The left is really angry at the GOP. Not for the usual reasons mind you.
After years of toiling against the surveillance state, sounding alarms about privacy and warning of Orwellian law enforcement overreach, civil libertarians now find their talking points have been hijacked.
Suddenly, House Intelligence Committee Chairman Devin Nunes — a longtime advocate for the nation’s intelligence agencies and their eavesdropping authority — has started talking like a lawyer for the American Civil Liberties Union.
The same Republican congressman from Tulare who only weeks ago led the drive to extend for years the government’s vast electronic surveillance powers is railing about an FBI run amok and an anti-democratic “deep state” creepily monitoring political enemies.
The Los Angeles Times reports that after clamoring for a national reckoning on surveillance overreach, privacy advocates are dismayed that the debate finally is taking place on grounds thoroughly muddied by politics. They have an uninvited frontman, Nunes, who shares virtually none of their values and, they believe, has co-opted their cause for political convenience. And the coalitions they painstakingly built are fraying as a result.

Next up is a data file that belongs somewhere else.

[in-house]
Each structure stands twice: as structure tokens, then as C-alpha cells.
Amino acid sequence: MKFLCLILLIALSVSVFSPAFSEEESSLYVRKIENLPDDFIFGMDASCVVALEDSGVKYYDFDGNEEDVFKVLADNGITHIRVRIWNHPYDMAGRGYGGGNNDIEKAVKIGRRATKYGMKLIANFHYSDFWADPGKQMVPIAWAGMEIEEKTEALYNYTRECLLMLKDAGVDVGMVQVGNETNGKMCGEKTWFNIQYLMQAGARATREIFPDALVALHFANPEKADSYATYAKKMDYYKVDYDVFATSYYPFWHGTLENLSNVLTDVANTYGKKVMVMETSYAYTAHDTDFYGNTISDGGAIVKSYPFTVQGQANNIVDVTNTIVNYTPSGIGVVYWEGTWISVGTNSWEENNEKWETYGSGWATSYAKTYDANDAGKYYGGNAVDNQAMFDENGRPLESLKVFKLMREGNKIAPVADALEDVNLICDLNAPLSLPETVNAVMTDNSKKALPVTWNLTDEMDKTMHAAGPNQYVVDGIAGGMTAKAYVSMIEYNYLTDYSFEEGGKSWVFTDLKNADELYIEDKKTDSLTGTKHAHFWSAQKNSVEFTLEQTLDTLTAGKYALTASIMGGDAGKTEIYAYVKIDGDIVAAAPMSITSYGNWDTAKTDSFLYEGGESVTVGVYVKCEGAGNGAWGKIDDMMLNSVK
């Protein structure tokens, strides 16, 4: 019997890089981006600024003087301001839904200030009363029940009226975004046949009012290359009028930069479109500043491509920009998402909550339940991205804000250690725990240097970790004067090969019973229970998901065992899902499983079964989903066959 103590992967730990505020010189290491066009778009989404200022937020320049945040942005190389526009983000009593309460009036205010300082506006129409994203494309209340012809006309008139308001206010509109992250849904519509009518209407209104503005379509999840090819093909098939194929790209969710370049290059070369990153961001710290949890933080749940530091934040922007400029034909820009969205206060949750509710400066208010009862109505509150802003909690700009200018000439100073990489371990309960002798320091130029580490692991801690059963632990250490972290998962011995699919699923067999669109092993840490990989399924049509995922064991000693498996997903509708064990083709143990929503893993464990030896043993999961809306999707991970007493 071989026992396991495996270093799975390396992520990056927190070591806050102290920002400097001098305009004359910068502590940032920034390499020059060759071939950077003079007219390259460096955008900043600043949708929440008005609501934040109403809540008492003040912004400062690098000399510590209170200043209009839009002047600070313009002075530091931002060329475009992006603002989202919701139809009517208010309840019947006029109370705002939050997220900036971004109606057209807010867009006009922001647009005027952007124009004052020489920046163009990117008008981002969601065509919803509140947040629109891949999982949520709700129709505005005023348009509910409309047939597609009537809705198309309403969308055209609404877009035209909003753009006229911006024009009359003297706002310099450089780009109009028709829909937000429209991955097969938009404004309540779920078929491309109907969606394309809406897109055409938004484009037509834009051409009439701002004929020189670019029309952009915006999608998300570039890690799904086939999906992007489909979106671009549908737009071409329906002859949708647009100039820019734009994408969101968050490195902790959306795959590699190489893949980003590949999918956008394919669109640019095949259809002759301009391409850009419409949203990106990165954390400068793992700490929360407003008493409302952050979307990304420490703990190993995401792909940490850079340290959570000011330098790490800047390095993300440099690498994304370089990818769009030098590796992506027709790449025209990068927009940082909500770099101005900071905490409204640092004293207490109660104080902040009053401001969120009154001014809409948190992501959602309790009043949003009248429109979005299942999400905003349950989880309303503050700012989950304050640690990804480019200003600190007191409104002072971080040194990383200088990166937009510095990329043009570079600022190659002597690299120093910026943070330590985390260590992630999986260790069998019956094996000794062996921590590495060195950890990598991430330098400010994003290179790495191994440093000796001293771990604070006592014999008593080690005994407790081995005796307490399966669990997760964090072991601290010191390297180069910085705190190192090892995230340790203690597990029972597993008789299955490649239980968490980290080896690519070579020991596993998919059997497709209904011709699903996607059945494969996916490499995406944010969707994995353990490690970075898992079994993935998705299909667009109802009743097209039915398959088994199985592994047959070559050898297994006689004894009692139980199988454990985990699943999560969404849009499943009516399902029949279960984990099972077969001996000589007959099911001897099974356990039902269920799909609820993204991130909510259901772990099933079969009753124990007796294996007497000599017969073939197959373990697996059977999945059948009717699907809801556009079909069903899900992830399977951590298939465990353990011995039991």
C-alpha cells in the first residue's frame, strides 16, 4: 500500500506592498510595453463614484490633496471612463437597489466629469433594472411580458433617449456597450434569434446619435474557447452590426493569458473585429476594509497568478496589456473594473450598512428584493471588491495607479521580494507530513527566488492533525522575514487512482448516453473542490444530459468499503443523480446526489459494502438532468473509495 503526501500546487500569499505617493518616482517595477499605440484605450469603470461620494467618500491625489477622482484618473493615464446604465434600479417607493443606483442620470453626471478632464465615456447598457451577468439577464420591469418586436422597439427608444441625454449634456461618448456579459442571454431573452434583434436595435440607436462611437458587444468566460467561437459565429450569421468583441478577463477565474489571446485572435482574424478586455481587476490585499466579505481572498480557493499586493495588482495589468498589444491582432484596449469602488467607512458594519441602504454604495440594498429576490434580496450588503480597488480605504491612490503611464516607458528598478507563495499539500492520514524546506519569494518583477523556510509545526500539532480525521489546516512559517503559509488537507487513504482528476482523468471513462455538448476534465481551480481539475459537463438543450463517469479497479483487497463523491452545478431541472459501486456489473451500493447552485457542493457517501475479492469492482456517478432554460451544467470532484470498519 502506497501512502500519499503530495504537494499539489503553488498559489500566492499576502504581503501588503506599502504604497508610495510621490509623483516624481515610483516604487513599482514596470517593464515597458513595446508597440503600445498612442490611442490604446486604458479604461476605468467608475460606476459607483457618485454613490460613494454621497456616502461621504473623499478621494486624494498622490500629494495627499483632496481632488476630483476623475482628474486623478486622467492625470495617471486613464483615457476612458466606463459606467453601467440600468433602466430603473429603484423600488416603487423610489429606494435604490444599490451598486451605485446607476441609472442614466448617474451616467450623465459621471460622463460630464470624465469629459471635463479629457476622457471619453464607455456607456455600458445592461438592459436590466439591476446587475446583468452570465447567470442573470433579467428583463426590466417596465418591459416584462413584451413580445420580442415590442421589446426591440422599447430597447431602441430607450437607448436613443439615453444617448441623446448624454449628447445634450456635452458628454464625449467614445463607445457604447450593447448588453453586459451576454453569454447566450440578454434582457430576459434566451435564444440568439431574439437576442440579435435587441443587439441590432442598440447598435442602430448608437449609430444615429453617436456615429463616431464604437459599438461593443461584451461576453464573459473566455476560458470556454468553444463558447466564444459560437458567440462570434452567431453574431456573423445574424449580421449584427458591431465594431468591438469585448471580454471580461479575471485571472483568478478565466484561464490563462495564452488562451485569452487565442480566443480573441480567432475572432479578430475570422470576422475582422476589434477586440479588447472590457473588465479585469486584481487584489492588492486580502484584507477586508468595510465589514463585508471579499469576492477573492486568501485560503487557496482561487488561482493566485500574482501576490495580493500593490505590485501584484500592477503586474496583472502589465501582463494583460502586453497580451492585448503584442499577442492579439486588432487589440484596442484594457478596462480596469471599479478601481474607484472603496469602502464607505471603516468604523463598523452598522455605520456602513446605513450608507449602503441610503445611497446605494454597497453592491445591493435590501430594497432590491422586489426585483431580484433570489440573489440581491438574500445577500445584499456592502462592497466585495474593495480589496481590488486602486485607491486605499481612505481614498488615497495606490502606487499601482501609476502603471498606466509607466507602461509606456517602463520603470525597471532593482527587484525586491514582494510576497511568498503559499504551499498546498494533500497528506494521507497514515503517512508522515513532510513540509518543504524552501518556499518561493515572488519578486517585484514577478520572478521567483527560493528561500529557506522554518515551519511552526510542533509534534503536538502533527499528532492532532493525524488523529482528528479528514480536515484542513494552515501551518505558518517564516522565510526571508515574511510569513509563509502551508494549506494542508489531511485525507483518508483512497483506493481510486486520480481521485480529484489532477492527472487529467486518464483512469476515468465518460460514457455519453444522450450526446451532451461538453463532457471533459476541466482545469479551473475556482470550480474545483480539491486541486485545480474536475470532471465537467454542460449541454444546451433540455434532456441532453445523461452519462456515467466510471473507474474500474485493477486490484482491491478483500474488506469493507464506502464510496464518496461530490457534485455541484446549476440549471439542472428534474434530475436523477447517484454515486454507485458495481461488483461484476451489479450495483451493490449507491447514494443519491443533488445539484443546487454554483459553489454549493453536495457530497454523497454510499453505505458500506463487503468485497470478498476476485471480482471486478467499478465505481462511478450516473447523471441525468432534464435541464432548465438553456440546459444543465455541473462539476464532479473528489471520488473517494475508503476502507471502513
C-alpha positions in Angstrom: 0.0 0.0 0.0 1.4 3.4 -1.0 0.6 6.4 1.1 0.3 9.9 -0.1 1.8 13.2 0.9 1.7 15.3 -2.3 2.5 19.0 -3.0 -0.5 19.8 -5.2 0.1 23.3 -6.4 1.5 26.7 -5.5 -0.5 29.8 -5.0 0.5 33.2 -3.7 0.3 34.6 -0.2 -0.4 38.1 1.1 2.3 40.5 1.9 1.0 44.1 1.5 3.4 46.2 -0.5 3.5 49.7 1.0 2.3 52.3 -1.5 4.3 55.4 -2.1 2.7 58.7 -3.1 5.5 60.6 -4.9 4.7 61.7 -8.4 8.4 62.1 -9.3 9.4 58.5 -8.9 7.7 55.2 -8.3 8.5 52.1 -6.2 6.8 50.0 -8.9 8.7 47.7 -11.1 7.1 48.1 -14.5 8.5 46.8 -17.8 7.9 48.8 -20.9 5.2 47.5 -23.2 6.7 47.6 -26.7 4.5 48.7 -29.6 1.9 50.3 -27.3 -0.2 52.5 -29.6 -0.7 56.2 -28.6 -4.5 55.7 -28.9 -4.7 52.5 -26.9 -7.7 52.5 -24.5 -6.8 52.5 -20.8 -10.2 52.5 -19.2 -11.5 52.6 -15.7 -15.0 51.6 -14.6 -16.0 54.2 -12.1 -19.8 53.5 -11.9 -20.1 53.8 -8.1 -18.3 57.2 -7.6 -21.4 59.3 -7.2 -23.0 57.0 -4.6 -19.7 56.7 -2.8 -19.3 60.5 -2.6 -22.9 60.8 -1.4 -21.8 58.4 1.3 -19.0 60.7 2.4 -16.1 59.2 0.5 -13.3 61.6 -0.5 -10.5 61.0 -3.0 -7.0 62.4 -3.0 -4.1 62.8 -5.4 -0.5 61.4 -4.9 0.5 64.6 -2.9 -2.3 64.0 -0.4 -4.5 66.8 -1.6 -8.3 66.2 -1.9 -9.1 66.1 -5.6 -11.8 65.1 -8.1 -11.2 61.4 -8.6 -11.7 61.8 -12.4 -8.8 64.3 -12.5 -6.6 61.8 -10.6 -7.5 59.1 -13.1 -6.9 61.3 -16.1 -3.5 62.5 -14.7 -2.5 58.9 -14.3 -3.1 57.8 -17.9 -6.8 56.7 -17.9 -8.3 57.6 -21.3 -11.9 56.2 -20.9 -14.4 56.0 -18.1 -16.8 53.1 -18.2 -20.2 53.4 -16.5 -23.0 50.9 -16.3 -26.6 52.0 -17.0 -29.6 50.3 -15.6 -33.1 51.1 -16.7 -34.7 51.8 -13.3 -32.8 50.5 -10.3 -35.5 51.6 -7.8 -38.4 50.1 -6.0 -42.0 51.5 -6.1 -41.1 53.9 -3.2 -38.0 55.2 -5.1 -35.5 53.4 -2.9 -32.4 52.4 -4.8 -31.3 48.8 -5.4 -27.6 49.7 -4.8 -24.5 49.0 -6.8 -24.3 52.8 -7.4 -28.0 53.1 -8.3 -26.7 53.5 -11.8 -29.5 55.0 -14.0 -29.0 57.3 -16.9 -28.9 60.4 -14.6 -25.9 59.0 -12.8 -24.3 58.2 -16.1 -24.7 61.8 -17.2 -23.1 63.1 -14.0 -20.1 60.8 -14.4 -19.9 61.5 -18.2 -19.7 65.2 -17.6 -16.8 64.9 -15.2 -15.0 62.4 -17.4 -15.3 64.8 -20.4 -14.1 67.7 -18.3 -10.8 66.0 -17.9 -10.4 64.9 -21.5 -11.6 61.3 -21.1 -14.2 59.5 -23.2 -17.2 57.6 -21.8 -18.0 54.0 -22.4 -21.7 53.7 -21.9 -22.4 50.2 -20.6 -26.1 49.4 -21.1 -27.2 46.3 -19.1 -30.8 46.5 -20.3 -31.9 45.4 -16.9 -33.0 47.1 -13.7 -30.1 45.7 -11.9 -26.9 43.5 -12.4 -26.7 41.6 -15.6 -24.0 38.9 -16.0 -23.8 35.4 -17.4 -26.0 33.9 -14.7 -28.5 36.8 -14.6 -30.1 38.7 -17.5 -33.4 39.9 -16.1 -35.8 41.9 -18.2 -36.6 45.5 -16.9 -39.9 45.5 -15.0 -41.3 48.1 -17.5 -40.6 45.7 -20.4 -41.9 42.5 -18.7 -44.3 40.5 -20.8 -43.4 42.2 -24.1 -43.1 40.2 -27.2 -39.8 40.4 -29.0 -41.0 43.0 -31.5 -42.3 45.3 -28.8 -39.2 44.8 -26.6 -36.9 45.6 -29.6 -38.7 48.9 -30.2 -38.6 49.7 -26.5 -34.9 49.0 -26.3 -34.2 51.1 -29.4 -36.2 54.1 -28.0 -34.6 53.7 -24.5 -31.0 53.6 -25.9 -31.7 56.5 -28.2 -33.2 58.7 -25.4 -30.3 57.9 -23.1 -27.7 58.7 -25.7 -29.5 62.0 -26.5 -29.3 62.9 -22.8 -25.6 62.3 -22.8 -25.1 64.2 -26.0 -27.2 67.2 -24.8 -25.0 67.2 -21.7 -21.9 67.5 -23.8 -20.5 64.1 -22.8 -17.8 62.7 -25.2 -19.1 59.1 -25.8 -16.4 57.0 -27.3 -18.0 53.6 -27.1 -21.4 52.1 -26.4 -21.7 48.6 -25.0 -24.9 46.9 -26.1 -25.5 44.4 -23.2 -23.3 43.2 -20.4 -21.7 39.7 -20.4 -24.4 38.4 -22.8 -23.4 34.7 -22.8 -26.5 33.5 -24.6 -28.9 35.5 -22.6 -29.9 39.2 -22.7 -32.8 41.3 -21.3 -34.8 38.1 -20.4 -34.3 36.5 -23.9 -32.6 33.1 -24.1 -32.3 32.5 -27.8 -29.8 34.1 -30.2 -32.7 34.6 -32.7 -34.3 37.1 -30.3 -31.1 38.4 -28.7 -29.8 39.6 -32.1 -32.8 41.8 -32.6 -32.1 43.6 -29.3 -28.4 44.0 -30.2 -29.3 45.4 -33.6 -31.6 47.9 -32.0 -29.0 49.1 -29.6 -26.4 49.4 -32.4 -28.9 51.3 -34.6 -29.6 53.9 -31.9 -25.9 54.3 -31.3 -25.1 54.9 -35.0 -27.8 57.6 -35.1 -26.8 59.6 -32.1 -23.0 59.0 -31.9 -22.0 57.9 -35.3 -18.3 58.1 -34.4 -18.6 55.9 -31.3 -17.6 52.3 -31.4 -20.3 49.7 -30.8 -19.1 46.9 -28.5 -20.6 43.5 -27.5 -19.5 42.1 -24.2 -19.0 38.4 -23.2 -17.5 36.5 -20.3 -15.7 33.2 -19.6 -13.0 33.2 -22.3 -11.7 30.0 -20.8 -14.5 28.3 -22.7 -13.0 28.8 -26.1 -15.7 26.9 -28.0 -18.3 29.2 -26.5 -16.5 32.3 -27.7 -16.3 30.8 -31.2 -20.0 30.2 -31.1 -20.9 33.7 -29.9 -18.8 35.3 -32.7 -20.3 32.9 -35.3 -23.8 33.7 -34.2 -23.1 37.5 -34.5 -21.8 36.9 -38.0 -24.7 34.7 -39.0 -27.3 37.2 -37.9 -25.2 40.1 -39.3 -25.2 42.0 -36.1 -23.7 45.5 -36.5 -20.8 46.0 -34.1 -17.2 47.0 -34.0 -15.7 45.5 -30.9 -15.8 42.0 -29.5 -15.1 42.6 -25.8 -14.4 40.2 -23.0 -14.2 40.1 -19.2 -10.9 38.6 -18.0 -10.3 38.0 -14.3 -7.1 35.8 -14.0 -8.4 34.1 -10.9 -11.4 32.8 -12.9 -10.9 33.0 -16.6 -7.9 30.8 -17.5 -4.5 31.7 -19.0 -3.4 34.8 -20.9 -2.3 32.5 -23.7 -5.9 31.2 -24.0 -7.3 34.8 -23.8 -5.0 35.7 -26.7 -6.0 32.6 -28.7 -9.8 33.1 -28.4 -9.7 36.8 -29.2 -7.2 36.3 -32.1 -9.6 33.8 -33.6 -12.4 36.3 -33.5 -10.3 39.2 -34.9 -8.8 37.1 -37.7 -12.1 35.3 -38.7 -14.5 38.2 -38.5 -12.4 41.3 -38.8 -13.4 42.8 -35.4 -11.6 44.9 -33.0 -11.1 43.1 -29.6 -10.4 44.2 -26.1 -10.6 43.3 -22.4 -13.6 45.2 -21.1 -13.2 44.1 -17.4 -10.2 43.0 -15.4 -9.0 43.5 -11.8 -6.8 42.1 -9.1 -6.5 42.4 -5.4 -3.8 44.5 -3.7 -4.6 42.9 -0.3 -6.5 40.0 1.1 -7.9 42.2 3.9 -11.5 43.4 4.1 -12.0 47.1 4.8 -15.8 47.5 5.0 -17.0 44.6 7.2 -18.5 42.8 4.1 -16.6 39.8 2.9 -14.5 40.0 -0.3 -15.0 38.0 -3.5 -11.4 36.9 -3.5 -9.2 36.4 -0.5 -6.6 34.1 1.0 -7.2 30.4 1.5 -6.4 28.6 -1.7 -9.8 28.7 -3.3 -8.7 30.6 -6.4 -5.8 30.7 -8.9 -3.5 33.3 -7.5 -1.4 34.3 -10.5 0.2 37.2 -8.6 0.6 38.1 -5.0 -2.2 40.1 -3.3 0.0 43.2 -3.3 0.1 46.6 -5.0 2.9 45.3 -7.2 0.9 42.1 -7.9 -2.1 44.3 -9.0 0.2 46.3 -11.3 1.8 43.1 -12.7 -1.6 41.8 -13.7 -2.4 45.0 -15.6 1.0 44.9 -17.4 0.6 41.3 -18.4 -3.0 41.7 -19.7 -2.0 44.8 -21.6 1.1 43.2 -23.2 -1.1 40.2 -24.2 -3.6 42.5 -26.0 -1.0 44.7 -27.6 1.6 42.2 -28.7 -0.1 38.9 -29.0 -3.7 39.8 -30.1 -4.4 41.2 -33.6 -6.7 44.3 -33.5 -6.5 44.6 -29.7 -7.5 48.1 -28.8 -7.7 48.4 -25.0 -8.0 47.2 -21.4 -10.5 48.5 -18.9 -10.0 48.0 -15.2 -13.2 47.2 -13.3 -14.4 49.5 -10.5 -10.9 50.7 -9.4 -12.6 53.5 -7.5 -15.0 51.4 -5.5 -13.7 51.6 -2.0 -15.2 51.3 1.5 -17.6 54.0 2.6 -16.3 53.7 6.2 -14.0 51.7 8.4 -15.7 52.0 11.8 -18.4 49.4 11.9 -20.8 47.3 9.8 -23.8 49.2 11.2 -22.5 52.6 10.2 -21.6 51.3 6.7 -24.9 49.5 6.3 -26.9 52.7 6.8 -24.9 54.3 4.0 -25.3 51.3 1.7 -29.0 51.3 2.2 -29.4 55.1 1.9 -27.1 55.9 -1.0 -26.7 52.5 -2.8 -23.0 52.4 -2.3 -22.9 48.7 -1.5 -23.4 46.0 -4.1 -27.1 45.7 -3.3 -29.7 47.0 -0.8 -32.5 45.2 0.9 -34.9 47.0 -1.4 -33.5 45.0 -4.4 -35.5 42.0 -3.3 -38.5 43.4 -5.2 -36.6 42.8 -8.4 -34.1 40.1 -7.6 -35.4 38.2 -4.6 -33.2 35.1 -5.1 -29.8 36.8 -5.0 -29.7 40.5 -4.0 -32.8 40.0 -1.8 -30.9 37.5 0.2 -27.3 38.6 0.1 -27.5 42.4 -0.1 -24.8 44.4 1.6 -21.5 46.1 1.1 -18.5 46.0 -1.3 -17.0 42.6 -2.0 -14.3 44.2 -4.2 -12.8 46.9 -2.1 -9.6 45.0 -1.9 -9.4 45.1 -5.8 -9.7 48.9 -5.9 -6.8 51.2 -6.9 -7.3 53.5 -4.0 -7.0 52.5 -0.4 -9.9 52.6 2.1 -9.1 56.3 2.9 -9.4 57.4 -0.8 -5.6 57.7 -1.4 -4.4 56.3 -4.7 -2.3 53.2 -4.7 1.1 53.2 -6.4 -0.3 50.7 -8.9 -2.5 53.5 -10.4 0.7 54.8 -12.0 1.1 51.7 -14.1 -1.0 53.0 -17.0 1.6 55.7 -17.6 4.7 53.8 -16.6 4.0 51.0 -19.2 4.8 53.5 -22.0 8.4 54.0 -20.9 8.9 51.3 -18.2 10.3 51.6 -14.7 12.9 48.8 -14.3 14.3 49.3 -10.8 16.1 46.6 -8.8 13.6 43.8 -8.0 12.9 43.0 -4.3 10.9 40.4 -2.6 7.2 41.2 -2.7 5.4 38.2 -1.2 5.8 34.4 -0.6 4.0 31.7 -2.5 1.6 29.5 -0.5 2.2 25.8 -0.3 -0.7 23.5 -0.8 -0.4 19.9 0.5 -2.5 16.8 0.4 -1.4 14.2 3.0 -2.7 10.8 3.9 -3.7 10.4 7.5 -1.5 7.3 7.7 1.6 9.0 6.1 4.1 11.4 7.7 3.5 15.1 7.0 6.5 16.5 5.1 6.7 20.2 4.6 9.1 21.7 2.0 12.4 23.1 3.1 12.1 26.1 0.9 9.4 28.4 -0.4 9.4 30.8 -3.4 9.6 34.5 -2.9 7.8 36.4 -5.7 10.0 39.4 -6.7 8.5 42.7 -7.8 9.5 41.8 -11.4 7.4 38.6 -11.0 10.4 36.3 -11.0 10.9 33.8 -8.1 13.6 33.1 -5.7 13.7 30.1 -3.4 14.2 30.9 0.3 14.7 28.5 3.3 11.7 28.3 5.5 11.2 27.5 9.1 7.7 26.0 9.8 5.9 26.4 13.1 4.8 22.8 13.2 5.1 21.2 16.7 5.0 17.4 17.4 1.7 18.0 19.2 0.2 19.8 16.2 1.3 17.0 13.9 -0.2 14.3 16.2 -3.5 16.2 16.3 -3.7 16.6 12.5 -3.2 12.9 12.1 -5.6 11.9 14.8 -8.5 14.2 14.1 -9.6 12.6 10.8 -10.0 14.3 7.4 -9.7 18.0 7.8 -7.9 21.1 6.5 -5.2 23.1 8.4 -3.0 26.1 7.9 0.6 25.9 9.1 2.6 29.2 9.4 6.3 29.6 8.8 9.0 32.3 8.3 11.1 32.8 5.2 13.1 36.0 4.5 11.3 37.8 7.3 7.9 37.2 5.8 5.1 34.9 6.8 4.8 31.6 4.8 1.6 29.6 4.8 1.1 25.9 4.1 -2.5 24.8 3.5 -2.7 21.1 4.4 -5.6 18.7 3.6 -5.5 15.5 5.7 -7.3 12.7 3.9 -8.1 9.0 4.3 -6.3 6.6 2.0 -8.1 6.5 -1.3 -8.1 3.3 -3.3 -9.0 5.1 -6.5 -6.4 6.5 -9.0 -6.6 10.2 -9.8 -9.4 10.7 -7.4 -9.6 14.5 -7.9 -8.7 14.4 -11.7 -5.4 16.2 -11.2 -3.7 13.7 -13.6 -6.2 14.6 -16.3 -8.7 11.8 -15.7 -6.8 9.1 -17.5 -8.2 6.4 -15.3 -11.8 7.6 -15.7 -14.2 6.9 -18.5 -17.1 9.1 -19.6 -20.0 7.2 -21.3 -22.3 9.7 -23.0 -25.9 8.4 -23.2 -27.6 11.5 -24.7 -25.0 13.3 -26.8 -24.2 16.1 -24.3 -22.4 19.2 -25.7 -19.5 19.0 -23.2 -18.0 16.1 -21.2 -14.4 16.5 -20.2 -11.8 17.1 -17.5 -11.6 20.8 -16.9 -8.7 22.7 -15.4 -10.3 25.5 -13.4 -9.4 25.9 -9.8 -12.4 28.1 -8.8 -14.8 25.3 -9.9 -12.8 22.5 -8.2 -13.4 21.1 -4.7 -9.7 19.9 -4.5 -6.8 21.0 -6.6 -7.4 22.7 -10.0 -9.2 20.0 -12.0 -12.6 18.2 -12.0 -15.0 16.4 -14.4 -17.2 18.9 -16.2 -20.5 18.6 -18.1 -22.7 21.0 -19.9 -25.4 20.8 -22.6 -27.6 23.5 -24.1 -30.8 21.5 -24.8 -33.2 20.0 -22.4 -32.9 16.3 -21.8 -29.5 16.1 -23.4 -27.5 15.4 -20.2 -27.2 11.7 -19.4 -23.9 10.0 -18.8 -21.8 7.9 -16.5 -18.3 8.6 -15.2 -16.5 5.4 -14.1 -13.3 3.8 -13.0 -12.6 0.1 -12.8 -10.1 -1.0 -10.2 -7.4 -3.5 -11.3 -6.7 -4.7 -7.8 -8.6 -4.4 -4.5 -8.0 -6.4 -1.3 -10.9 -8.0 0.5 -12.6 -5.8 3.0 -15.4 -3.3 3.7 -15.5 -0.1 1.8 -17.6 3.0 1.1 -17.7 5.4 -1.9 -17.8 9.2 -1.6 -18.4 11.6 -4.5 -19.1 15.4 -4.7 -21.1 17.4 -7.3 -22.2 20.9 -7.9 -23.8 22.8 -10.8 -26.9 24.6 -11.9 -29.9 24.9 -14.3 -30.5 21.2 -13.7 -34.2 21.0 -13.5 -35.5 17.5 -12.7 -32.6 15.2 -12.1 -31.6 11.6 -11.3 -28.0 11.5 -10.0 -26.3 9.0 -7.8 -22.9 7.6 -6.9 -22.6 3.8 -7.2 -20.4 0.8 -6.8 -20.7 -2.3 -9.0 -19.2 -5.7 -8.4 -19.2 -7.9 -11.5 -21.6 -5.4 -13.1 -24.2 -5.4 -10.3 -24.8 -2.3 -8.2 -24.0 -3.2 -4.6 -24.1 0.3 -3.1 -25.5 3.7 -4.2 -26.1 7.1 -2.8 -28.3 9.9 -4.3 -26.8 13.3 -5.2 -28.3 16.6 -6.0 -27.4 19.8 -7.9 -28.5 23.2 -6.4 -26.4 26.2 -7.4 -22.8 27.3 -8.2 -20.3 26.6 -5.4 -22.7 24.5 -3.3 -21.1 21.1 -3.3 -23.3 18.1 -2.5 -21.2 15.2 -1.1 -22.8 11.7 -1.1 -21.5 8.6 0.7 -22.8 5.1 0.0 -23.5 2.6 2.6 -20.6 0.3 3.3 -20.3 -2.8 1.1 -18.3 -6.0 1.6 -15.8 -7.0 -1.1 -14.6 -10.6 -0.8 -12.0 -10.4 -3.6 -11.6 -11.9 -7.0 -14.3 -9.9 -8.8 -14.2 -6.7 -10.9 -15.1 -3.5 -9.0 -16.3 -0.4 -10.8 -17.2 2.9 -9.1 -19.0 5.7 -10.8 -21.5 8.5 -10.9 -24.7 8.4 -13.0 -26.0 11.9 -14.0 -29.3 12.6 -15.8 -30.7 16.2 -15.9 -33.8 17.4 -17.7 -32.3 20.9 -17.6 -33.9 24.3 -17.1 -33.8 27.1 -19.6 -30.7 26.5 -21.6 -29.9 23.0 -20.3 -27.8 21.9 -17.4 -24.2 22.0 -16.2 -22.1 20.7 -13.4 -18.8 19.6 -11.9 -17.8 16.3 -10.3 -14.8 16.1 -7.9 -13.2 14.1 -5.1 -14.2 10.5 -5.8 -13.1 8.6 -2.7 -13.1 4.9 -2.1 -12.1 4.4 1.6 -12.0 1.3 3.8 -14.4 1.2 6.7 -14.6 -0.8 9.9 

The California Democratic Party stepped up to defend the FBI against what it called Nunes’ “open declaration of war.” Sen. Richard Blumenthal (D-Conn.) warned in a floor speech that Nunes was out to “degrade and discredit” the FBI. A petition from the liberal group Credo Action, which had amassed 141,000 signatures as of Tuesday, lauded the bureau. Just recently, the same group had pilloried the agency in a petition accusing it of rampant abuse of its surveillance authority.
The truth is, politics is what’s driving the left, not their noble cause. Many are more worried about Nunes derailing the Russia investigation than about the surveillance. Criminal activity is OK with them as long as it attacks President Trump.
That’s too bad, because as Daniel Schuman, policy director of the progressive advocacy group Demand Progress told the Times, “Pretending the FBI is this man on the white horse — this paragon of virtue — is fundamentally at odds with the facts,”